Jun 25, 2019

Cultivating Diversity and Retaining Staff on Capitol Hill: Five Takeaways

To continue its push for modernization, Congress will need to step up its game when it comes to recruitment, retention, and diversity among staff. As it is, Congress struggles to compete with the private sector. Staff turnover on the Hill remains high: the typical staffer leaves after just 4 or 5 years, often seeking improved work-life balance, and better pay and benefits. This puts Congress at a disadvantage, and it means that we must do more to attract and retain the best talent in order to serve constituents better. Diversity and staff retention in Congress are key elements to ensure better decision-making, innovation, and effective policy. Having greater diversity and qualified, longserving staff helps avoid old pitfalls and groupthink. 

On June 20, the Select Committee on the Modernization of Congress held a hearing on how to increase diversity and improve retention among congressional staffers. Witnesses included Dr. Alexander Alonso, Chief Knowledge Office of the Society for Human Resource Management; Laura Liswood, author of The Loudest Duck: Moving Beyond Diversity While Embracing Differences to Achieve Success at Work; and Dr. Kwasi Mitchell, Principal and Chief Inclusion Officer of Deloitte Consulting. Here are 5 key takeaways on how Congress can promote diversity among staff members and increase retention to ultimately serve Americans better:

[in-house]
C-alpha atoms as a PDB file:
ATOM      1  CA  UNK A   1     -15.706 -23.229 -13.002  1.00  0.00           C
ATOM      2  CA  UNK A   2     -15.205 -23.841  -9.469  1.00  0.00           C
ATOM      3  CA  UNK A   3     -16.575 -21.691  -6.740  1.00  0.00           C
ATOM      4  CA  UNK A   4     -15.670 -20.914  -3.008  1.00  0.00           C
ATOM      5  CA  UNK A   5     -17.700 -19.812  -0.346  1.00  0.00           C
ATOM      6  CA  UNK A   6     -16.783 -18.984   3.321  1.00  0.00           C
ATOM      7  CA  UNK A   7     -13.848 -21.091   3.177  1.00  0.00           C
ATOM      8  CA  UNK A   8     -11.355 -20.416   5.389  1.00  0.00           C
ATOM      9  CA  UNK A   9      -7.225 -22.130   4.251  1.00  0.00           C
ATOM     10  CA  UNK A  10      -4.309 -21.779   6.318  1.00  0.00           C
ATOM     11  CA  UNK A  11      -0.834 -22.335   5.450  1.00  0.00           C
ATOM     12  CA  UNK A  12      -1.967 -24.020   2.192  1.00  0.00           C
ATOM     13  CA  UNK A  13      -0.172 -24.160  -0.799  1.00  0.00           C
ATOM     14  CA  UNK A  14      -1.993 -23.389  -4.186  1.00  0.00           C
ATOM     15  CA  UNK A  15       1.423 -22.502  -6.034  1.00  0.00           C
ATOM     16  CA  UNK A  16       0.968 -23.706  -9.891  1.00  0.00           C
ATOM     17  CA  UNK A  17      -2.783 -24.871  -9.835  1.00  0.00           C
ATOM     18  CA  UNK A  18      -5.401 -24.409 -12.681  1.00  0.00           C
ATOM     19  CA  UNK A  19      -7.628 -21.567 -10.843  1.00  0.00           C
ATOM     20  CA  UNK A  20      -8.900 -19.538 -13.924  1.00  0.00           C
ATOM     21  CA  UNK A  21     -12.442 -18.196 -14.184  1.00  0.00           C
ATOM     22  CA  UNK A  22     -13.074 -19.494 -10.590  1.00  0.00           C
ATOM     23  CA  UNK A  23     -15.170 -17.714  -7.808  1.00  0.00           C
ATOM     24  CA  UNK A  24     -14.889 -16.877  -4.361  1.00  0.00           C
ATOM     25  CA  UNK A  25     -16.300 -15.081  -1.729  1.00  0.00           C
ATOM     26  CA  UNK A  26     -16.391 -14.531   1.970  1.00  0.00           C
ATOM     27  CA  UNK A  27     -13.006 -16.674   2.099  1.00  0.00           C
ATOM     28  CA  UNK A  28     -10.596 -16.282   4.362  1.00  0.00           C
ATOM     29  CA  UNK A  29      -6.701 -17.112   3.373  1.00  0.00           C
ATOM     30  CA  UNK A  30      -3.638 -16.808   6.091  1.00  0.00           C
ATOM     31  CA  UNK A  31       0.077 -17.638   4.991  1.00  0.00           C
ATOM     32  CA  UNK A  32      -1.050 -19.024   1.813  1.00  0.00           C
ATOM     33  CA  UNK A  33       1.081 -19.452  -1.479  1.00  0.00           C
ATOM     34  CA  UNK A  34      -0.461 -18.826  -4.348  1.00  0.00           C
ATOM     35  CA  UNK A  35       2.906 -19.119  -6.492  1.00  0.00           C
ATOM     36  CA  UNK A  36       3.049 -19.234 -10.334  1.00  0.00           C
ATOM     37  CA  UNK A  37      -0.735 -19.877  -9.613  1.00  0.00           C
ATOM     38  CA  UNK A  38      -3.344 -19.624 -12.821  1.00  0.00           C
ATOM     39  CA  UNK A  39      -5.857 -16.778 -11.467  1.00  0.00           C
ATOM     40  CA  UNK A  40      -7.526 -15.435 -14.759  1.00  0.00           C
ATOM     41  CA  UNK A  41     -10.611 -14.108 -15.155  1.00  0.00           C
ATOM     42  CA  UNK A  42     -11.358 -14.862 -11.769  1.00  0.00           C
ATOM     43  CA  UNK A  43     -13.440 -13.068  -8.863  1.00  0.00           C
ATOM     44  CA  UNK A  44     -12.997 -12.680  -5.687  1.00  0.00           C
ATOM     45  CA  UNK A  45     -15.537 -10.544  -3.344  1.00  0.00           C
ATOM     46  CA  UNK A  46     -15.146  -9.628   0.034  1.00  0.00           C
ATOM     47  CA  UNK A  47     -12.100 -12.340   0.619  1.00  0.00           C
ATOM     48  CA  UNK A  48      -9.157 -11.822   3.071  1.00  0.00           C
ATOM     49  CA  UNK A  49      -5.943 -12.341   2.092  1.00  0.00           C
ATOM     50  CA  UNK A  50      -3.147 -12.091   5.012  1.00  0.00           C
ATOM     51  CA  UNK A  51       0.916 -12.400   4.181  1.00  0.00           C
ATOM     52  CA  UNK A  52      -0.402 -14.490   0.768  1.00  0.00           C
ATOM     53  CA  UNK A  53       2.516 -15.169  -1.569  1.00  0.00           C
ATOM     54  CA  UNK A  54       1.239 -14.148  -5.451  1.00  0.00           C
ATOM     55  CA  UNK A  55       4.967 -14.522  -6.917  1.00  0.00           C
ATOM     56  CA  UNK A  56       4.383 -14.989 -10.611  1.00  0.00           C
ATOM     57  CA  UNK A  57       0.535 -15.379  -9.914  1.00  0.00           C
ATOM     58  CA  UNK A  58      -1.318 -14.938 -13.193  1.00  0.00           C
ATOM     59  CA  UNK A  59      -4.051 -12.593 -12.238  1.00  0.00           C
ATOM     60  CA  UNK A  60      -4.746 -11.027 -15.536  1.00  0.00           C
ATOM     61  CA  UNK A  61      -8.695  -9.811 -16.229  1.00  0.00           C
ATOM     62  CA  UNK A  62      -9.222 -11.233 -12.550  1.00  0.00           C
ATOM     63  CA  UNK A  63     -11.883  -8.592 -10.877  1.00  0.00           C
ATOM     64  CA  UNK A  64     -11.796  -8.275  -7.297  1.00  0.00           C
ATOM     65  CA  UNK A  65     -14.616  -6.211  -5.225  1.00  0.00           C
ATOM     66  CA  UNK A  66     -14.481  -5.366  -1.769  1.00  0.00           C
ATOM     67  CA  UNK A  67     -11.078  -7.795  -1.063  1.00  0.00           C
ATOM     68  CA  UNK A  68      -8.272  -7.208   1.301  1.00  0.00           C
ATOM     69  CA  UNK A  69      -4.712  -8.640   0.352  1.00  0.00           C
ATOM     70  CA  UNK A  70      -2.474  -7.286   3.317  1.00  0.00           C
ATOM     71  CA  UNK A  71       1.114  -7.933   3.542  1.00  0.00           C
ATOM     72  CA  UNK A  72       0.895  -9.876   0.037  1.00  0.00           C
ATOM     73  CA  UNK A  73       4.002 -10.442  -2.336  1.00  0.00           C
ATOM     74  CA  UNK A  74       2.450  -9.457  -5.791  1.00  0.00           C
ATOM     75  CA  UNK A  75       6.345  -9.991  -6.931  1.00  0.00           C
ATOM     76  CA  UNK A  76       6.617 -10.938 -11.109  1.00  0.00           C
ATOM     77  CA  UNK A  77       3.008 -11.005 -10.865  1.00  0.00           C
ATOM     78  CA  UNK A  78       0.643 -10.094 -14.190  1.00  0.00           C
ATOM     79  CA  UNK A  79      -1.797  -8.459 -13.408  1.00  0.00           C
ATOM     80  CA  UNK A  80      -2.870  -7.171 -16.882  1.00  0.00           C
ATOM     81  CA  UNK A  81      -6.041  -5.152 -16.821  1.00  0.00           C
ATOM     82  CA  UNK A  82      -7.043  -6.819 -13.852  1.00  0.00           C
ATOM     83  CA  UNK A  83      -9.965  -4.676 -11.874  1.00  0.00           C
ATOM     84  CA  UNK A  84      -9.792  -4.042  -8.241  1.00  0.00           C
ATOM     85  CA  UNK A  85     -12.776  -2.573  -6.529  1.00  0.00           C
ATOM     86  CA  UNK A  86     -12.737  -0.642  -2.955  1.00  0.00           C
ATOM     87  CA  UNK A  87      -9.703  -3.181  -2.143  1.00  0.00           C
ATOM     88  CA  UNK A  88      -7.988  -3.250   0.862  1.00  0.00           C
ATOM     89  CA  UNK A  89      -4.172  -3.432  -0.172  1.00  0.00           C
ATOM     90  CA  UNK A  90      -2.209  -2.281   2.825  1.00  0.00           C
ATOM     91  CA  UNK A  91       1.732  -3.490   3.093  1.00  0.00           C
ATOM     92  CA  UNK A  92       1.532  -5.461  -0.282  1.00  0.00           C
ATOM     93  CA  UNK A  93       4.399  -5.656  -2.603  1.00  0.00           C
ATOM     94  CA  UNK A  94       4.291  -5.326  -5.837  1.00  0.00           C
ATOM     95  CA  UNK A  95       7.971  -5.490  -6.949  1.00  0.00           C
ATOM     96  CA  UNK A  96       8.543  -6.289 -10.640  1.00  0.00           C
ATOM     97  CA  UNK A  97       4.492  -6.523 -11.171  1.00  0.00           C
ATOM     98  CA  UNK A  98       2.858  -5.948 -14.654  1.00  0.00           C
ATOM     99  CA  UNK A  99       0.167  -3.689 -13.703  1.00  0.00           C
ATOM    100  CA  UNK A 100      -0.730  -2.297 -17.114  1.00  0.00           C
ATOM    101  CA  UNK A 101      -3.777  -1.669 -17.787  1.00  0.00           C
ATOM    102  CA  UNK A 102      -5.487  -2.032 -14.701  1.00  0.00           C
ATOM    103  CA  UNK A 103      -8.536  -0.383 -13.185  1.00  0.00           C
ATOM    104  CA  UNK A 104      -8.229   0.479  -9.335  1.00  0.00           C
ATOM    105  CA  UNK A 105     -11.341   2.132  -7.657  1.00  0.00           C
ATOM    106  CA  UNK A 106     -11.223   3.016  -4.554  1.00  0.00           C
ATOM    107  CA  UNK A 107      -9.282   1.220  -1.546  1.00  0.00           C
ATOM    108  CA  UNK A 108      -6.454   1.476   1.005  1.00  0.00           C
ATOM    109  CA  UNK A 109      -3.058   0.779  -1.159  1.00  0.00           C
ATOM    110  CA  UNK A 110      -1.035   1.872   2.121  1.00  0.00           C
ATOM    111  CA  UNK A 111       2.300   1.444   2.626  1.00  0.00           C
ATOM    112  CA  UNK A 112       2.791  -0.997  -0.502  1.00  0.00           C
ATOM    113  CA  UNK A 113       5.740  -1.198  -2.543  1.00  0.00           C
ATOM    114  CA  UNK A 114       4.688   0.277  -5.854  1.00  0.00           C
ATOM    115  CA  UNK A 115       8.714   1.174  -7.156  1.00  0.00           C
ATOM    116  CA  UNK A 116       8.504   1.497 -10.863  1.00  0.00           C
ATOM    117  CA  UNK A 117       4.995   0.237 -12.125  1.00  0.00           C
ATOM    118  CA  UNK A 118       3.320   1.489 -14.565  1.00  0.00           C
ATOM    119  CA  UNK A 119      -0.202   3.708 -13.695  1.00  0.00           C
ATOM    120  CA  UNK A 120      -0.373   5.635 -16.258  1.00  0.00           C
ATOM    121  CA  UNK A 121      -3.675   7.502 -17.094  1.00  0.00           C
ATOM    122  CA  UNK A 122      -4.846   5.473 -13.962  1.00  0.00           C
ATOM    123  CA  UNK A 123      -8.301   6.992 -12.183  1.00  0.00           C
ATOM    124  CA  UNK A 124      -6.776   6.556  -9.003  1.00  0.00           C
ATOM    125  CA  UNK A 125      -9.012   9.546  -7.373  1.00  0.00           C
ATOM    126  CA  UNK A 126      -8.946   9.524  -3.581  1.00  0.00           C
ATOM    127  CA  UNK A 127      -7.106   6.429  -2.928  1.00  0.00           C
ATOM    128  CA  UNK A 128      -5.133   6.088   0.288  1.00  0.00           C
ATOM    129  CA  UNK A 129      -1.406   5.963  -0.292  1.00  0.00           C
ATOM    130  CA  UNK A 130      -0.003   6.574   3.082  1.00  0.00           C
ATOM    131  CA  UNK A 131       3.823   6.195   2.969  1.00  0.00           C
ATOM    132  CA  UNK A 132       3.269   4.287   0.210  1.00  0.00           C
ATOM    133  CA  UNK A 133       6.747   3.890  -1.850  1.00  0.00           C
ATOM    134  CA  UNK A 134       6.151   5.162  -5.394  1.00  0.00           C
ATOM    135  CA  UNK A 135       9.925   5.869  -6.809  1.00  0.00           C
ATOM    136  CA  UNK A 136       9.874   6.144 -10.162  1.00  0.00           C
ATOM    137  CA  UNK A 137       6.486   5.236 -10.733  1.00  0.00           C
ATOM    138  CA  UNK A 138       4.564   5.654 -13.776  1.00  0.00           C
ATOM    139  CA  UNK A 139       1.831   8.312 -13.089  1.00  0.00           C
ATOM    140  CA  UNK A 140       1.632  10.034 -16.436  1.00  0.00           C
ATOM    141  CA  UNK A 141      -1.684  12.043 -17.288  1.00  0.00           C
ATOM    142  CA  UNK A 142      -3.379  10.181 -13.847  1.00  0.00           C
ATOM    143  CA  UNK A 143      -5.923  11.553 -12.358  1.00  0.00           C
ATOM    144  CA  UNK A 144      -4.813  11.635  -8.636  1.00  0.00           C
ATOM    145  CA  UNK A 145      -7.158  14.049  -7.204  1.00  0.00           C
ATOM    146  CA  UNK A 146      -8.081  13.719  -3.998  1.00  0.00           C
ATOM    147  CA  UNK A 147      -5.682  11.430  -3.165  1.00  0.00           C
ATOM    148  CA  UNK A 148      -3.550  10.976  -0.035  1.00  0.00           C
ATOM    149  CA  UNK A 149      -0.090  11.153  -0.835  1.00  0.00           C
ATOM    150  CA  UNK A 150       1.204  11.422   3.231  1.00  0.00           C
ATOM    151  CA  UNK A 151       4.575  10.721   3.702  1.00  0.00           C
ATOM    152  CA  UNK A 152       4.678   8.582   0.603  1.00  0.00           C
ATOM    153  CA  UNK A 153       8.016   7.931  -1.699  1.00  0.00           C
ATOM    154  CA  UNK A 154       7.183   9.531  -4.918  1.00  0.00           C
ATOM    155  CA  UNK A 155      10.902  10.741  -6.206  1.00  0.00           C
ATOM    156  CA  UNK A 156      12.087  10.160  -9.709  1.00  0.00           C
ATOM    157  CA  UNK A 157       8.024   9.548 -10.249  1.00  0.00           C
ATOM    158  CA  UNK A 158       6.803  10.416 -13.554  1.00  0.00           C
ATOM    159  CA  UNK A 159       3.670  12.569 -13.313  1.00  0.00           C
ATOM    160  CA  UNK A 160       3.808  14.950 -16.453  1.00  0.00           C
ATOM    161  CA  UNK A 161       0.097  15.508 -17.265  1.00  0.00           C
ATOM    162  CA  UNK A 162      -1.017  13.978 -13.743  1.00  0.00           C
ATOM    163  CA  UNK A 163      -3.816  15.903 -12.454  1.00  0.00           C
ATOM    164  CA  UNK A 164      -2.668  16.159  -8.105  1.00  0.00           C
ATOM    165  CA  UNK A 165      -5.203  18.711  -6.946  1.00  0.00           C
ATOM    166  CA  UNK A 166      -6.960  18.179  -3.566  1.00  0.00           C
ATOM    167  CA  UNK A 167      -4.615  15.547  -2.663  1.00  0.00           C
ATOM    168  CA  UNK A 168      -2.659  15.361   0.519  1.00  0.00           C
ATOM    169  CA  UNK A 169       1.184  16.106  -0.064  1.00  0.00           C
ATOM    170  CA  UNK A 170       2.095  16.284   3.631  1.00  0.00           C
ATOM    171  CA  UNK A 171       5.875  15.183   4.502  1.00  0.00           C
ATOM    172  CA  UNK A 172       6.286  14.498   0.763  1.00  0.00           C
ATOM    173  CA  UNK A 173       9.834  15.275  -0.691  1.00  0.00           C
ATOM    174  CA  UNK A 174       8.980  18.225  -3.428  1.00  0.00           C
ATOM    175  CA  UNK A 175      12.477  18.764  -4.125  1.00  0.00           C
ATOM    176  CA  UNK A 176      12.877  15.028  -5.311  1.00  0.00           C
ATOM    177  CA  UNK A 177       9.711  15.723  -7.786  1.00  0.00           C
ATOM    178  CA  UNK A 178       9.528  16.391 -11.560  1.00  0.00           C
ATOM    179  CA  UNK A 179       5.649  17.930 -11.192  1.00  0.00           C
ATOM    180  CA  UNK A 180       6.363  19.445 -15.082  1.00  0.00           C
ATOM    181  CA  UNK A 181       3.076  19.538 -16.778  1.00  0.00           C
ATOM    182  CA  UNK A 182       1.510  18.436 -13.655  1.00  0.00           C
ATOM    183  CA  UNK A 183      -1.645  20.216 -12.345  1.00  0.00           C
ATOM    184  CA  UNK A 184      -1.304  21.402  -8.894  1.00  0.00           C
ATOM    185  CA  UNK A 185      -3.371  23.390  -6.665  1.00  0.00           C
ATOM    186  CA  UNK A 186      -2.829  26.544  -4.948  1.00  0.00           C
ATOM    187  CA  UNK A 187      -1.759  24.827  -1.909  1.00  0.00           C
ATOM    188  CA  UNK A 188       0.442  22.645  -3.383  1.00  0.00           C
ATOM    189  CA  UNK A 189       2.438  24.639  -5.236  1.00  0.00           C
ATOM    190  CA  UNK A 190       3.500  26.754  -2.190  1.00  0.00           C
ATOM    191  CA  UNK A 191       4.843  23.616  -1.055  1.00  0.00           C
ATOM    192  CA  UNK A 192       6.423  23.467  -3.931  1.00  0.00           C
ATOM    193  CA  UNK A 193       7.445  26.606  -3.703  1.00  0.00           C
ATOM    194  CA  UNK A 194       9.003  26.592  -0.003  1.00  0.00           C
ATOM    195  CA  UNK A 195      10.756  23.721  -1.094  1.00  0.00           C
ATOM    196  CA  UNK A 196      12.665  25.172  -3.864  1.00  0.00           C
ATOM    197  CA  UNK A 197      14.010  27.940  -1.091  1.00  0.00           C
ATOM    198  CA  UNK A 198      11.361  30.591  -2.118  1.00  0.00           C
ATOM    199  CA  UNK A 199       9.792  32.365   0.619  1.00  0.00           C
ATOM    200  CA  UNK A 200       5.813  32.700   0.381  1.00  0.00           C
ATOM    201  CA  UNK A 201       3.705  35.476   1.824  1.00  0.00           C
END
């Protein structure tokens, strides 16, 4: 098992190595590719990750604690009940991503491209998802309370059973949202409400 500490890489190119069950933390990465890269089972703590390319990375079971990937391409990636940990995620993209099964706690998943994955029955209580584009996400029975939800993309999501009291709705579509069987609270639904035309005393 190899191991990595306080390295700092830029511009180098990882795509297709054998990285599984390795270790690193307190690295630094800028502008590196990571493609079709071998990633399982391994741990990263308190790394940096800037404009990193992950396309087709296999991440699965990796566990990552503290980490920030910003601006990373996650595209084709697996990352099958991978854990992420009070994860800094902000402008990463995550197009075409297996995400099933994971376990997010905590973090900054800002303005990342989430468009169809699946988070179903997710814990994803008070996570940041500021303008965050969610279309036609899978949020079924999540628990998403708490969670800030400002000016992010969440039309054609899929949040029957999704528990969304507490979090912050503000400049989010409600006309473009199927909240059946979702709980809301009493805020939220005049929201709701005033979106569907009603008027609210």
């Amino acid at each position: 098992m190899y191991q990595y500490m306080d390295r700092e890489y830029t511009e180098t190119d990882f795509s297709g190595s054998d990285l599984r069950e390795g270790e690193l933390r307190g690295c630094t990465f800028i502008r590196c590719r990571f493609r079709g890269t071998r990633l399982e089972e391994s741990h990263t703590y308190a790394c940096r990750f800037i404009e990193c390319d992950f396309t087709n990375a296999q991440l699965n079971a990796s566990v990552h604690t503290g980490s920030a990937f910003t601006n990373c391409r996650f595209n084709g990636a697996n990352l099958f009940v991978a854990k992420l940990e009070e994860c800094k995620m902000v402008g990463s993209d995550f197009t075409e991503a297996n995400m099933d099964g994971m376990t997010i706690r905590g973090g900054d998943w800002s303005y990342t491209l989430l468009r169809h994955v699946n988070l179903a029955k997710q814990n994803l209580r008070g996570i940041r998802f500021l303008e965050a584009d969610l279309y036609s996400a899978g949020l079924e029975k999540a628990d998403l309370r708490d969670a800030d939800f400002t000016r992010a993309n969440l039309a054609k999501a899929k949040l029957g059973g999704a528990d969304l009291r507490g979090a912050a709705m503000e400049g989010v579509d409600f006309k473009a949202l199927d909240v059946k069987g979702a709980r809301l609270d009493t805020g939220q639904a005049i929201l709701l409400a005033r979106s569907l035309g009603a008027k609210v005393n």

1. A centralized HR system can help—even when there are hundreds of offices

The House of Representatives operates like hundreds of individual small businesses. There is no human resources department to assist with workplace operations such as hiring. The lack of a centralized human resources office in the House makes it much more difficult for congressional offices to increase diversity and improve retention rates among staffers. Both Dr. Alonso and Liswood recommended that Congress implement a centralized human resources office to serve all offices in the House. Such a system could help individual offices identify best practices, bring in experts, and perform diversity audits. While a centralized approach does not have to mandate or control the practices of each individual office, it can serve as an additional resource to unlock each office’s potential by tracking results, facilitating discussion, and providing assistance. 

  1. Benefits hold the key to rewarding and retaining talented staff

Compensation is important, but it’s not the only way to reward and keep staff. With staff salaries capped at the member of Congress salary level and members’ limited budgets to pay staff, it’s important to find other ways to compensate them. Dr. Alexander Alonso emphasized that benefits such as alternative schedules, paid leave, remote work options, and education assistance and loan repayment can help bridge the gap left by often low staff salaries and incentivize staff to stay on the Hill. Retirement plans and health care coverage are also highly valued by staff. Liswood noted that though compensation is an important factor in an employee’s decision to stay at a job, other factors are influential. Even if staff members are paid well, Liswood said that they will leave if they aren’t able to grow and be challenged professionally, which is why a balance between these factors and compensation is needed.